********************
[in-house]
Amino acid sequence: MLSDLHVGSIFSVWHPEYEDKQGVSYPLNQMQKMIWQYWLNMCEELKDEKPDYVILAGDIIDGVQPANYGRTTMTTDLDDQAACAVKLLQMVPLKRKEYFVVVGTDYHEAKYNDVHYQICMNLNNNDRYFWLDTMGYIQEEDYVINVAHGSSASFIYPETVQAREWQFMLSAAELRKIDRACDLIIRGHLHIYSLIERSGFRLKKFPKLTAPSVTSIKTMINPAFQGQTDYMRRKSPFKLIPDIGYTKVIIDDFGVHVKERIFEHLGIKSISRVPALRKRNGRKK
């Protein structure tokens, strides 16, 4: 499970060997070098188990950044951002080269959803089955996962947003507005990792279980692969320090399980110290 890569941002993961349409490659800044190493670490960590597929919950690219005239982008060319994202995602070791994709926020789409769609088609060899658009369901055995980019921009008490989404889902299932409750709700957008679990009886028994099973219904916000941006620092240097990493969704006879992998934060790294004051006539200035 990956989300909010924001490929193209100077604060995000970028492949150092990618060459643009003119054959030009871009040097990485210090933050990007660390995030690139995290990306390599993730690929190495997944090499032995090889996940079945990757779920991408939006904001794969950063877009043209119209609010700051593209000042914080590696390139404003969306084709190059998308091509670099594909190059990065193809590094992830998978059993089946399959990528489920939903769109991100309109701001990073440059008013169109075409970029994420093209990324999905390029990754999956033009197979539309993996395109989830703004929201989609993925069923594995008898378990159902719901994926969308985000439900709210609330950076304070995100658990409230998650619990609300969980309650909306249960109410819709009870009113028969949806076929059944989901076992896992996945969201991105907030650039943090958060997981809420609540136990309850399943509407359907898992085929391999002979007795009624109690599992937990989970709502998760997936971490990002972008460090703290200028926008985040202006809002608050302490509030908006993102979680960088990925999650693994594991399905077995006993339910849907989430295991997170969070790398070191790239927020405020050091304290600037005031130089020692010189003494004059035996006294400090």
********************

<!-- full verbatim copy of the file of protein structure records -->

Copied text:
[in-house]
Amino acid sequence: MLSDLHVGSIFSVWHPEYEDKQGVSYPLNQMQKMIWQYWLNMCEELKDEKPDYVILAGDIIDGVQPANYGRTTMTTDLDDQAACAVKLLQMVPLKRKEYFVVVGTDYHEAKYNDVHYQICMNLNNNDRYFWLDTMGYIQEEDYVINVAHGSSASFIYPETVQAREWQFMLSAAELRKIDRACDLIIRGHLHIYSLIERSGFRLKKFPKLTAPSVTSIKTMINPAFQGQTDYMRRKSPFKLIPDIGYTKVIIDDFGVHVKERIFEHLGIKSISRVPALRKRNGRKK
């Protein structure tokens, strides 16, 4: 499970060997070098188990950044951002080269959803089955996962947003507005990792279980692969320090399980110290 890569941002993961349409490659800044190493670490960590597929919950690219005239982008060319994202995602070791994709926020789409769609088609060899658009369901055995980019921009008490989404889902299932409750709700957008679990009886028994099973219904916000941006620092240097990493969704006879992998934060790294004051006539200035 990956989300909010924001490929193209100077604060995000970028492949150092990618060459643009003119054959030009871009040097990485210090933050990007660390995030690139995290990306390599993730690929190495997944090499032995090889996940079945990757779920991408939006904001794969950063877009043209119209609010700051593209000042914080590696390139404003969306084709190059998308091509670099594909190059990065193809590094992830998978059993089946399959990528489920939903769109991100309109701001990073440059008013169109075409970029994420093209990324999905390029990754999956033009197979539309993996395109989830703004929201989609993925069923594995008898378990159902719901994926969308985000439900709210609330950076304070995100658990409230998650619990609300969980309650909306249960109410819709009870009113028969949806076929059944989901076992896992996945969201991105907030650039943090958060997981809420609540136990309850399943509407359907898992085929391999002979007795009624109690599992937990989970709502998760997936971490990002972008460090703290200028926008985040202006809002608050302490509030908006993102979680960088990925999650693994594991399905077995006993339910849907989430295991997170969070790398070191790239927020405020050091304290600037005031130089020692010189003494004059035996006294400090």